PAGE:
US 4951739 A
Tubular containers, preferably corrugated, containing plural thermal storage medium compositions having different fusion temperatures are arrayed in zones or layers within a vessel through which liquid is circulated to exchange heat with the containers.
1. An improved method for storing thermal units, said method comprising:
confining quantities of plural thermal storage medium compositions in a plurality of tubes, said tubes being uniformly corrugated with successive ribs and valleys of dimensions that prevent nesting of adjacent tubes,
arraying said tubes substantially parallel and adjacent one another within a vessel in distinct zones with the ribs of adjacent tubes contacting one another and the tubes in one zone containing a thermal storage medium composition that differs from the thermal storage medium composition contained in tubes within an adjacent zone,
and circulating liquid through said vessel in a direction transverse to the said tubes through the corrugation valleys and proceeding sequentially through said zones.
2. The method of claim 1 wherein each said thermal storage medium is of a different phase change temperature.
3. The method of claim 2 wherein said thermal storage mediums are arranged in distinct zones in the order of the respective phase change temperatures parallel to the liquid flow.
4. The method of claim 3 wherein the order of said phase change temperatures is sequentially descending in the direction of liquid flow when said liquid is to be chilled as it circulates through said vessel.
5. The method of claim 1 wherein said tubes are in the form of spirals.
6. The method of claim 1 wherein the thermal storage mediums are selected from a group comprising water, eutectic salts, salt-hydrates and mixtures thereof.
7. The method of claim 1 wherein the tubes are cylindrical and the corrugations are annular.
8. The method of claim 1 wherein the tubes are cylindrical and the corrugations are helical.
9. An improved thermal storage device comprising:
a vessel for containing a body of fluid;
fluid introduction means positioned to deliver fluid to said vessel;
fluid circulation means positioned to remove fluid from said vessel;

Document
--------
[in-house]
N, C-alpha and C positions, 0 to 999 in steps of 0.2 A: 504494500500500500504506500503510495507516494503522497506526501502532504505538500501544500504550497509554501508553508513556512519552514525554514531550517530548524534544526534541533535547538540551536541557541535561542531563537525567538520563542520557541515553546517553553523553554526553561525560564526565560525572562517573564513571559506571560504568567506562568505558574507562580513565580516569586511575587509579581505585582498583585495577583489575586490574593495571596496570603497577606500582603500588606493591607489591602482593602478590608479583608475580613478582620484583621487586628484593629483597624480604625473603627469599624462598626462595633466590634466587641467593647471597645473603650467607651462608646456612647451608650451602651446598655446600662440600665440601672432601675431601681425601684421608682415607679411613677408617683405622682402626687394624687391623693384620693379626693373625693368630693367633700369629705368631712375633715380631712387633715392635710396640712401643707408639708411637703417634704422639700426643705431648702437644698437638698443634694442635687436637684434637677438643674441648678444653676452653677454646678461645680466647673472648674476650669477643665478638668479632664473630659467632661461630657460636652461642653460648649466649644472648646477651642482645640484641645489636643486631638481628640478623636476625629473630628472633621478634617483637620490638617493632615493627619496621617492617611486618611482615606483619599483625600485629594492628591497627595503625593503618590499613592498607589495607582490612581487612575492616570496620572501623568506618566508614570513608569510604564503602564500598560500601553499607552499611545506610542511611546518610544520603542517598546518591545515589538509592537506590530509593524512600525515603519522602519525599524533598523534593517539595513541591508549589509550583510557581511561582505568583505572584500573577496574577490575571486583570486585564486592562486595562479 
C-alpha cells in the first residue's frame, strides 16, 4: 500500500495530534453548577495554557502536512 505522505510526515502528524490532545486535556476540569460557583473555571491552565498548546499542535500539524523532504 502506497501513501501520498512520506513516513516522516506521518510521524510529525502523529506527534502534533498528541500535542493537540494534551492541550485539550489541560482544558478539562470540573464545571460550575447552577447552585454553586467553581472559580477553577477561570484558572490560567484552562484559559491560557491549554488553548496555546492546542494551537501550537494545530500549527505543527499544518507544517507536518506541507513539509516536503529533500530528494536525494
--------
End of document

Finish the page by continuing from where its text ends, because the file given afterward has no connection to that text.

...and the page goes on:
and a plurality of substantially parallel tubular containers ranged substantially parallel and adjacent one another throughout said vessel, each of said tubular containers being uniformly corrugated with successive ribs and valleys of dimensions that prevent nesting of adjacent tubes whereby to provide for fluid flow transverse to said tubular containers within said vessel through the corrugating valleys and each said tubular container confining a quantity of a thermal storage phase change medium having a fusion temperature different from the freezing temperature of the said body of fluid.
10. The apparatus of claim 9 wherein the tubes are cylinders having annular ribs and valleys.
11. The apparatus of claim 9 wherein the tubes are cylinders having helical flutes and valleys.
12. The apparatus of claim 10 wherein said cylinders are arranged parallel to one another and wherein said ribs are of an axial dimension greater than the axial dimension of said valleys.
13. The apparatus of claim 9 wherein said tubular containers are in the form of spirals.
14. The apparatus of claim 9 wherein said vessel is generally cylindrical and said tubular containers are in the form of spirals stacked within said vessel.
15. The apparatus of claim 9 wherein said thermal storage phase change medium is selected from a group comprising water, eutectic salts, salt-hydrates and mixtures thereof.
16. The apparatus of claim 9 wherein said tubular containers are arrayed in plural zones and each container in one zone contains a quantity of a thermal storage phase change medium having a fusion temperature which is different from the fusion temperature of the phase change medium contained in said tubular containers in an adjacent zone.
17. The apparatus of claim 8 wherein said tubular containers are arrayed in plural zones with a first thermal storage medium having a first fusion temperature confined within each said containers within one zone and with a second thermal storage medium having a second fusion temperature different from said first temperature confined within each of said containers within another zone.
This invention relates to a method and apparatus for thermal storage and more specifically is directed to an improved method and apparatus for storing recoverable thermal units or latent thermal energy at one or more temperatures within tanks containing plural non-nestable corrugated form cylindrical containers.